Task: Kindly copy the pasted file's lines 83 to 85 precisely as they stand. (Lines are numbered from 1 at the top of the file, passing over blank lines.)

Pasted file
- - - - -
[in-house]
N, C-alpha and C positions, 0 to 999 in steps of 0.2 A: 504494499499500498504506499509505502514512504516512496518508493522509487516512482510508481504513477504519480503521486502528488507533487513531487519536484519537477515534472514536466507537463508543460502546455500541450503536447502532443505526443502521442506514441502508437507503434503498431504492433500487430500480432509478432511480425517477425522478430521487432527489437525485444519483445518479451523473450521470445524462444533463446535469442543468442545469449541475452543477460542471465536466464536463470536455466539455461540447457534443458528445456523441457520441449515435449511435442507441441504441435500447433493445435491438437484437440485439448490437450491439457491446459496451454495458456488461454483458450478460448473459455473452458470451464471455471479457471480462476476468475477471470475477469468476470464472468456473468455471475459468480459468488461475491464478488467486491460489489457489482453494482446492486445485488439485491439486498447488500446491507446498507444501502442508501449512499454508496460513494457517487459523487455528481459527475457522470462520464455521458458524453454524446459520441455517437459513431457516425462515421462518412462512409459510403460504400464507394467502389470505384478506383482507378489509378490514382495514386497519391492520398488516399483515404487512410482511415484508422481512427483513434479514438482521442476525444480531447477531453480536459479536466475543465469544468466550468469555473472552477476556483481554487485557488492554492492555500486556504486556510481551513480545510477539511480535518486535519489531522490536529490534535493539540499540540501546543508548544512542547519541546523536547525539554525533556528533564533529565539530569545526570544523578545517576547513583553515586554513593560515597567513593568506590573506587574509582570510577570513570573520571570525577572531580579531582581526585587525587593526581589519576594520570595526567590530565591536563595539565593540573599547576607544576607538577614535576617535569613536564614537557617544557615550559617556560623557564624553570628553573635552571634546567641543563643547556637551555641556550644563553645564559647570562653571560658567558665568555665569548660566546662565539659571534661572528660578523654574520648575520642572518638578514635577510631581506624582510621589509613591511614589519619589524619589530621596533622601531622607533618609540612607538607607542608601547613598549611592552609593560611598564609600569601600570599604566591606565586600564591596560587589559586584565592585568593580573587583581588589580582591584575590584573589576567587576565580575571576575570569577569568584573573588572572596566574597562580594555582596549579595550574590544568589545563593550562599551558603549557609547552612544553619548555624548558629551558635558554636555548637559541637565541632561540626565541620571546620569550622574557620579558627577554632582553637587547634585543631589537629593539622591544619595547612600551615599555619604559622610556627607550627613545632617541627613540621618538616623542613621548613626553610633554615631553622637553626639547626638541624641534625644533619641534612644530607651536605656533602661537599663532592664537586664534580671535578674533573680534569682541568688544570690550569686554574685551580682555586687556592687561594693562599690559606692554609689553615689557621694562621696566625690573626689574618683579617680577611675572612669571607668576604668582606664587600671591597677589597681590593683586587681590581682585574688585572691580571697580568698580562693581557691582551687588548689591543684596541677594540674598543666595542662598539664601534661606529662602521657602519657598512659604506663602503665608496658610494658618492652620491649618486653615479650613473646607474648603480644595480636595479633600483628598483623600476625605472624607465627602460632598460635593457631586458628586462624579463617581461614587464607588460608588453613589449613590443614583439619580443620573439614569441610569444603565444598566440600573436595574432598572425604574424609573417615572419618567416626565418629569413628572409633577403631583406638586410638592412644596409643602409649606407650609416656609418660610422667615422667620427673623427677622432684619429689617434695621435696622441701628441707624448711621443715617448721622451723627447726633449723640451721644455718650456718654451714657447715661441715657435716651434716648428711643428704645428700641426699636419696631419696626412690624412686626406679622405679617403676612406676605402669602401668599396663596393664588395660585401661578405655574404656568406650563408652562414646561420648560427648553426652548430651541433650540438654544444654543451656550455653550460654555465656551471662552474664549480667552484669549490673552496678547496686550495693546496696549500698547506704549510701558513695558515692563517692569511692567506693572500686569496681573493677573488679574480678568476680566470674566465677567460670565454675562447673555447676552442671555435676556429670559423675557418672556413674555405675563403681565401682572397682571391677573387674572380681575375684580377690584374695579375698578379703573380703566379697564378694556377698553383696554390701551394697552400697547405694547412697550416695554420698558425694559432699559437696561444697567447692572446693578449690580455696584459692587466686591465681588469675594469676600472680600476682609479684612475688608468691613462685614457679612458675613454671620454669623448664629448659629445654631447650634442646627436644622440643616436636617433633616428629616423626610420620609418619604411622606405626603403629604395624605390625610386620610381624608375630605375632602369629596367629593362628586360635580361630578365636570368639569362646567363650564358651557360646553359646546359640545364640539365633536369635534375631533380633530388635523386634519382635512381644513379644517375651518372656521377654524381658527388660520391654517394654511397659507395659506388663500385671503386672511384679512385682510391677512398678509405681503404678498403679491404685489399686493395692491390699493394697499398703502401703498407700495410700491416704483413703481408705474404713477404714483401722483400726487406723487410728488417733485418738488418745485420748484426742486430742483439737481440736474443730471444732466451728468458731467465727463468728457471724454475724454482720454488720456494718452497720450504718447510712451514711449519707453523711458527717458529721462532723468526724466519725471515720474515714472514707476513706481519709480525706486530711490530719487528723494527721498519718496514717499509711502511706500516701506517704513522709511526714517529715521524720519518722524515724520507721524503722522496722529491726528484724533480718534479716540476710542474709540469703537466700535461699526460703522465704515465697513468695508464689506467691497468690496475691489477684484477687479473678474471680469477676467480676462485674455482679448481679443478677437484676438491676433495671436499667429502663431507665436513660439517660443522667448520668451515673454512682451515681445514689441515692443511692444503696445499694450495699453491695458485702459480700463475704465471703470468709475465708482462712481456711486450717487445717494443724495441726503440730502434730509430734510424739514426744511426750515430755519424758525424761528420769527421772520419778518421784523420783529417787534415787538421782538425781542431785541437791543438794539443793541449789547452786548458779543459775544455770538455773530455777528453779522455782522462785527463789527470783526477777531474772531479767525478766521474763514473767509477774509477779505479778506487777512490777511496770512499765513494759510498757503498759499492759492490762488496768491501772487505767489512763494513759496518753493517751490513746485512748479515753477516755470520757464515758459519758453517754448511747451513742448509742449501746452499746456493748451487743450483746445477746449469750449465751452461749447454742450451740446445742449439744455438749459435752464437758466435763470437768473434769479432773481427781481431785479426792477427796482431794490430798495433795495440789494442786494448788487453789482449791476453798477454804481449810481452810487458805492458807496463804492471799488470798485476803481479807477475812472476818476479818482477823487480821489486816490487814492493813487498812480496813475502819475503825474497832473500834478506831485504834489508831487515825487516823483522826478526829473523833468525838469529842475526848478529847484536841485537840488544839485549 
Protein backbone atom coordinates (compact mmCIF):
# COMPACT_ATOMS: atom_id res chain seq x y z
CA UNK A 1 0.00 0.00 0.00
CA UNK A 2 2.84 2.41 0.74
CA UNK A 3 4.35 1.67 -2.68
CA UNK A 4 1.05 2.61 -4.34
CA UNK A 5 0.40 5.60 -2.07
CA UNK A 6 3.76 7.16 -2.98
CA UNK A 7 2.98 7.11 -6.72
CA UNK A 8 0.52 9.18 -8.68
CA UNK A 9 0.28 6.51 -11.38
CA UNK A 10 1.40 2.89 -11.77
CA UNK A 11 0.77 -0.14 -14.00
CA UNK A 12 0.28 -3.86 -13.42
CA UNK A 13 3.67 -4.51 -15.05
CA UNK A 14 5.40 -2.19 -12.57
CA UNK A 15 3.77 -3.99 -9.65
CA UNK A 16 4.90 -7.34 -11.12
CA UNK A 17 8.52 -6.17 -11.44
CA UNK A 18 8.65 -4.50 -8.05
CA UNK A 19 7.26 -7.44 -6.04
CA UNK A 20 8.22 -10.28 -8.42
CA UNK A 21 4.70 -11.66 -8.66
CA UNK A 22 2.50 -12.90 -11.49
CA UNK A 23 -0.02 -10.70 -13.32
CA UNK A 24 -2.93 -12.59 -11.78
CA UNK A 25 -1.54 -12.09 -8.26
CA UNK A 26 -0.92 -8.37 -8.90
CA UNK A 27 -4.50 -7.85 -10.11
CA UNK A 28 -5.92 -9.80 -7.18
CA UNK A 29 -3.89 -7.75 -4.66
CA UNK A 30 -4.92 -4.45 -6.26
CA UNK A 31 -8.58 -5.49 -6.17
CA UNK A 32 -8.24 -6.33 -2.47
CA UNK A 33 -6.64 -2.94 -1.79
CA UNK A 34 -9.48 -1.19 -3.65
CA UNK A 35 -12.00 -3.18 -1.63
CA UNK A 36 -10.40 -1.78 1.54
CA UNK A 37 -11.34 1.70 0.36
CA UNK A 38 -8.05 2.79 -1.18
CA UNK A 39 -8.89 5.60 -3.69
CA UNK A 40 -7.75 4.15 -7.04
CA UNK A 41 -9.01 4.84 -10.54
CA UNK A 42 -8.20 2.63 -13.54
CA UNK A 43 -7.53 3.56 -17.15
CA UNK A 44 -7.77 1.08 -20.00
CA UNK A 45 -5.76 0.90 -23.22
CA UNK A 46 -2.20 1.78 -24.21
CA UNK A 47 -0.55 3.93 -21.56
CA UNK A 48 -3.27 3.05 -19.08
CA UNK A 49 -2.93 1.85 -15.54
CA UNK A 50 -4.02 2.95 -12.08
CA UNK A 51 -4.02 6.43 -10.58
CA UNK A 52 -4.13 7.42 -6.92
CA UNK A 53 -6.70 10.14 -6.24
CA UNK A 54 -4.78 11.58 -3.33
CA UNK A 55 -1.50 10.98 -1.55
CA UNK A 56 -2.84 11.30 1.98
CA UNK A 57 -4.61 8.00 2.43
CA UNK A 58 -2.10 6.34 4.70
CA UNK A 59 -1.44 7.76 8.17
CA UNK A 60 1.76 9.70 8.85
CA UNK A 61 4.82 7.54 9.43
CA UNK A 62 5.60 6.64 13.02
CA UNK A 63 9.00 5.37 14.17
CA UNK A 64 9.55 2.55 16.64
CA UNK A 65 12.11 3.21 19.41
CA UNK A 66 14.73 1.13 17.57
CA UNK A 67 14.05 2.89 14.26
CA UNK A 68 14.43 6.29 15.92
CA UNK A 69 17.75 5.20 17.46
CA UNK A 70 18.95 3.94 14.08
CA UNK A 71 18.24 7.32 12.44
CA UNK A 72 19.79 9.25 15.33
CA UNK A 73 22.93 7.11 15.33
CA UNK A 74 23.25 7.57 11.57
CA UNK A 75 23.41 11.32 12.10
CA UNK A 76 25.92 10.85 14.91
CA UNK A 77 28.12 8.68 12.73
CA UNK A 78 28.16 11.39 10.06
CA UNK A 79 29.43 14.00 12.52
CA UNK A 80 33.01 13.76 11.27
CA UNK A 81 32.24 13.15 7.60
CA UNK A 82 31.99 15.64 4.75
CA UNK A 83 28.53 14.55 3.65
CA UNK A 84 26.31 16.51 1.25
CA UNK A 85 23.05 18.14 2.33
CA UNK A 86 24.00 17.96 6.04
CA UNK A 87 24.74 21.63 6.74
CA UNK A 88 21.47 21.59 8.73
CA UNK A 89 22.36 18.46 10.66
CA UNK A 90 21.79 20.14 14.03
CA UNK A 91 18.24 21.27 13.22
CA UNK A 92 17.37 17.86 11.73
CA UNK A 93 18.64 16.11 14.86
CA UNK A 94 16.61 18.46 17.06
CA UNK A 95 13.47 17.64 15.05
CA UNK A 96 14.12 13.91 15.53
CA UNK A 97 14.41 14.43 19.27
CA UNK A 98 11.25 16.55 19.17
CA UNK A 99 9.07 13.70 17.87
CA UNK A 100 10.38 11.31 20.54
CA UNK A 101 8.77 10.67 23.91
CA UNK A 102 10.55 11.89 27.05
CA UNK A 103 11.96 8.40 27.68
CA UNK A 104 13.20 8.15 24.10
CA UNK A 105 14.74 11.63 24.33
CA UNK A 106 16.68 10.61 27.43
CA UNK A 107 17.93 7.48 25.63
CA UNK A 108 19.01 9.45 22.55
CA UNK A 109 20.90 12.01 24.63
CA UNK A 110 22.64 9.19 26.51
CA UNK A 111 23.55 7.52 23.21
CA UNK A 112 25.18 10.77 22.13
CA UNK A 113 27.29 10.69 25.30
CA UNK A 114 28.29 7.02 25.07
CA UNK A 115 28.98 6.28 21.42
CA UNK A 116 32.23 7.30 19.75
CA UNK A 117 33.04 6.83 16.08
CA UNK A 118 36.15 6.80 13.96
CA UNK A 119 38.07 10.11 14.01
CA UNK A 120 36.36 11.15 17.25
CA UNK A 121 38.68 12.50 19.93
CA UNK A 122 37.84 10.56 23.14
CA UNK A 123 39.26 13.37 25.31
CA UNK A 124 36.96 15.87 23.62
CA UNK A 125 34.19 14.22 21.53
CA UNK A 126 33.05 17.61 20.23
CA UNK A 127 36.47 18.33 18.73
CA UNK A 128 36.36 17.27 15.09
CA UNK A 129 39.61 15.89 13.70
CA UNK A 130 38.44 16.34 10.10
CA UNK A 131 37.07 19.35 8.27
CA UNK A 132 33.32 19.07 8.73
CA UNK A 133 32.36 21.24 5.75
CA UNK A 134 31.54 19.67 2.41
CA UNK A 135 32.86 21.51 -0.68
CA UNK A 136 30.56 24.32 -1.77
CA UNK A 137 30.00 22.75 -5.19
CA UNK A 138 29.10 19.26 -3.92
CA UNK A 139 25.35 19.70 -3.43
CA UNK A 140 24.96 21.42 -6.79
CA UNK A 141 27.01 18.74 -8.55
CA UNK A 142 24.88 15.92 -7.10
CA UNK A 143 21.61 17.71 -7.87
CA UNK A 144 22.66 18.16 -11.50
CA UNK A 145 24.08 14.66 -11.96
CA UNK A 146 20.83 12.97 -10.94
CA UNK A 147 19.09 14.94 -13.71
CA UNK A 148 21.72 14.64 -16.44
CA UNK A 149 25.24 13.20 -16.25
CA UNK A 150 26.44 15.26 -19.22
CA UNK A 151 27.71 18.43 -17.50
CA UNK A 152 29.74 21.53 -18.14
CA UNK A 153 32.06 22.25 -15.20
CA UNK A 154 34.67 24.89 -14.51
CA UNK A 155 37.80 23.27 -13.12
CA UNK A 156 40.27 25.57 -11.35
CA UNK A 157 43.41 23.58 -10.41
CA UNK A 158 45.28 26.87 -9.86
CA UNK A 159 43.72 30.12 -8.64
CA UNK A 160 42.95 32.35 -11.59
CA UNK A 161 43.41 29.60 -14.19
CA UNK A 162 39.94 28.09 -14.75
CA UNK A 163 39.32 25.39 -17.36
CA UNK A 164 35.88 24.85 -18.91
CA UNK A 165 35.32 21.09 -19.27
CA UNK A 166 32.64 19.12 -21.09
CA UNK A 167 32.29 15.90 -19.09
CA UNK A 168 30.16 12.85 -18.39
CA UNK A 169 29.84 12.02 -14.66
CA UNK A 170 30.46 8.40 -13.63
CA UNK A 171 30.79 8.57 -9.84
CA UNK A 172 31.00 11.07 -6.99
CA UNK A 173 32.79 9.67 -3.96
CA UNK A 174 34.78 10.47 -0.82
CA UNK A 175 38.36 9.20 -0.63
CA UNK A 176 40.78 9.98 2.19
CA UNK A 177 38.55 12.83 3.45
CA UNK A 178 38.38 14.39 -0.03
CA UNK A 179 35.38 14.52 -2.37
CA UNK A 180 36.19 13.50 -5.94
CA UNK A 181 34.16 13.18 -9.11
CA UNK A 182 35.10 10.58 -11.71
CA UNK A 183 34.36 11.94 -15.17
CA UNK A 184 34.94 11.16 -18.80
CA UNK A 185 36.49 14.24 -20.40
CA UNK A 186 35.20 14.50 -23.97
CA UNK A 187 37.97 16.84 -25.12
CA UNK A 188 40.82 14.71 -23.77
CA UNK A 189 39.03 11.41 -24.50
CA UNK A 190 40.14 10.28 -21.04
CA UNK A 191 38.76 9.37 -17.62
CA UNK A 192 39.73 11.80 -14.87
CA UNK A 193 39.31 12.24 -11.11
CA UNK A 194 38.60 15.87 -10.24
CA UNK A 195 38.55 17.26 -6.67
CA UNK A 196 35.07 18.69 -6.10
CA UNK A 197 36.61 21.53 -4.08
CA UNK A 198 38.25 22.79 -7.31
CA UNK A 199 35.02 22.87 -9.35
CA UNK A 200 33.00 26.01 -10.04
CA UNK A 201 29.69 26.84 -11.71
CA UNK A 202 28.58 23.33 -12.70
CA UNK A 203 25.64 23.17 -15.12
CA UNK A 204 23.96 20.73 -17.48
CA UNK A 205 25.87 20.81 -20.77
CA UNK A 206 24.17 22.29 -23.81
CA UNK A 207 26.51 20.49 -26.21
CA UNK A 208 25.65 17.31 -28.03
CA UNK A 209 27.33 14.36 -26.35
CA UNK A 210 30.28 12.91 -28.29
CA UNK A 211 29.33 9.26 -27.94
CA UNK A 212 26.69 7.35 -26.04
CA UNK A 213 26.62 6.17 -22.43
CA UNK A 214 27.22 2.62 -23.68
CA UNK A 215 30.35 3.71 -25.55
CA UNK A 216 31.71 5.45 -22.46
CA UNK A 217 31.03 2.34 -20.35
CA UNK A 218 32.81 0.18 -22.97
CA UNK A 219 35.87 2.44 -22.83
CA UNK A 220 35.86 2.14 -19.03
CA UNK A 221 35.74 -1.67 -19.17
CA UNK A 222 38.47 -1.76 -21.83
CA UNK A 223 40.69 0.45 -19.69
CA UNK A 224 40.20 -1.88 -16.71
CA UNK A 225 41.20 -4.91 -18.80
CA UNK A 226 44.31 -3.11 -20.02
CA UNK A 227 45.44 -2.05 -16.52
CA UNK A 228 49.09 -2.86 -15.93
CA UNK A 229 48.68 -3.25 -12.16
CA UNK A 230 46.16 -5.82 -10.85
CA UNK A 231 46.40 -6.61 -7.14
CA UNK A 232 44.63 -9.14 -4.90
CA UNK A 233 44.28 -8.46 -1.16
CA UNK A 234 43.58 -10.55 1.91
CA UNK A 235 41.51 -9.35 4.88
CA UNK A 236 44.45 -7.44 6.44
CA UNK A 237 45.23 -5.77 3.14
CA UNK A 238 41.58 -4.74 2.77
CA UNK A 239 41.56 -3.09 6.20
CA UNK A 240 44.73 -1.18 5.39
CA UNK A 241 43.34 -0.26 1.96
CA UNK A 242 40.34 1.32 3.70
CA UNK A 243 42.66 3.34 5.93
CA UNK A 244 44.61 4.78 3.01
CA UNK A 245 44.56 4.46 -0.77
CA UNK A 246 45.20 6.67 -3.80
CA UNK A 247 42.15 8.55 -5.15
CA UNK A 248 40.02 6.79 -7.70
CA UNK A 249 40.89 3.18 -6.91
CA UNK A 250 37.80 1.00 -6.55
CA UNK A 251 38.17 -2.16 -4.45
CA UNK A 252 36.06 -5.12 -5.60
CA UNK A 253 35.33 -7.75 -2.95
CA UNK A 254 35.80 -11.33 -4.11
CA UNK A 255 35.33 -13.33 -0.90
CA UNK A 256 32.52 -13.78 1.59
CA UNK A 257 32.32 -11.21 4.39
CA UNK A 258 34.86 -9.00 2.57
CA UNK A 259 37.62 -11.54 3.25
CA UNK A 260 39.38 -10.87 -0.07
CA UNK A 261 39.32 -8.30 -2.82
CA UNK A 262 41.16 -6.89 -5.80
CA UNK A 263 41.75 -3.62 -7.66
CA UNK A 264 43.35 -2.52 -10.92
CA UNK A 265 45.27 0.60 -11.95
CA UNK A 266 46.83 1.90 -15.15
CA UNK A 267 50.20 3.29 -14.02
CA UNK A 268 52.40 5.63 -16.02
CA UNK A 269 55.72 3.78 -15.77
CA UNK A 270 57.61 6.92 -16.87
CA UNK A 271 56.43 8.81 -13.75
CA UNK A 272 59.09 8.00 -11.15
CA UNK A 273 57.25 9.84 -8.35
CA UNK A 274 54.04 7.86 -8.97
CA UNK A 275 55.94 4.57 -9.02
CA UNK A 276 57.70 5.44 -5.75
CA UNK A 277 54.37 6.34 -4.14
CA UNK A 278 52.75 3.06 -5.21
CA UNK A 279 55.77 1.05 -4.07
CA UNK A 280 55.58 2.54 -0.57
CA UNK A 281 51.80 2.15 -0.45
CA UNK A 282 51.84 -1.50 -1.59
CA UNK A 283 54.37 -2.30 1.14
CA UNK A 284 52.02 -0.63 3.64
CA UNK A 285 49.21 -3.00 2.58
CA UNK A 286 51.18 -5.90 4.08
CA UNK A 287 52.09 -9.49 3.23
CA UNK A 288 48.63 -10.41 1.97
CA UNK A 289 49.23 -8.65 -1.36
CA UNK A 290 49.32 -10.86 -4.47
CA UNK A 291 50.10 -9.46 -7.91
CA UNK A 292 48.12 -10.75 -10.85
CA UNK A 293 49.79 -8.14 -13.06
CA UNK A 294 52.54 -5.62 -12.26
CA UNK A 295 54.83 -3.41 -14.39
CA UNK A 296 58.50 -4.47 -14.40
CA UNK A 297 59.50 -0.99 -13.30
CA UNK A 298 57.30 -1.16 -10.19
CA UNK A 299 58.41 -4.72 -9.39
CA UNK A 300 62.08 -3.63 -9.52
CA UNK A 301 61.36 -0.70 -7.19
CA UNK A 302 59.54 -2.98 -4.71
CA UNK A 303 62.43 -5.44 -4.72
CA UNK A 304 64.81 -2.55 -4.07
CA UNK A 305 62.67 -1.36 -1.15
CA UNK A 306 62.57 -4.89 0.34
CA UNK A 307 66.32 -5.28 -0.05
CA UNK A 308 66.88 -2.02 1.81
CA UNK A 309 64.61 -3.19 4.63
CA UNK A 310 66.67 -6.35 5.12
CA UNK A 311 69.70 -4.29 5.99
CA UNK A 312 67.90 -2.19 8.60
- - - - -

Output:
CA UNK A 79 29.43 14.00 12.52
CA UNK A 80 33.01 13.76 11.27
CA UNK A 81 32.24 13.15 7.60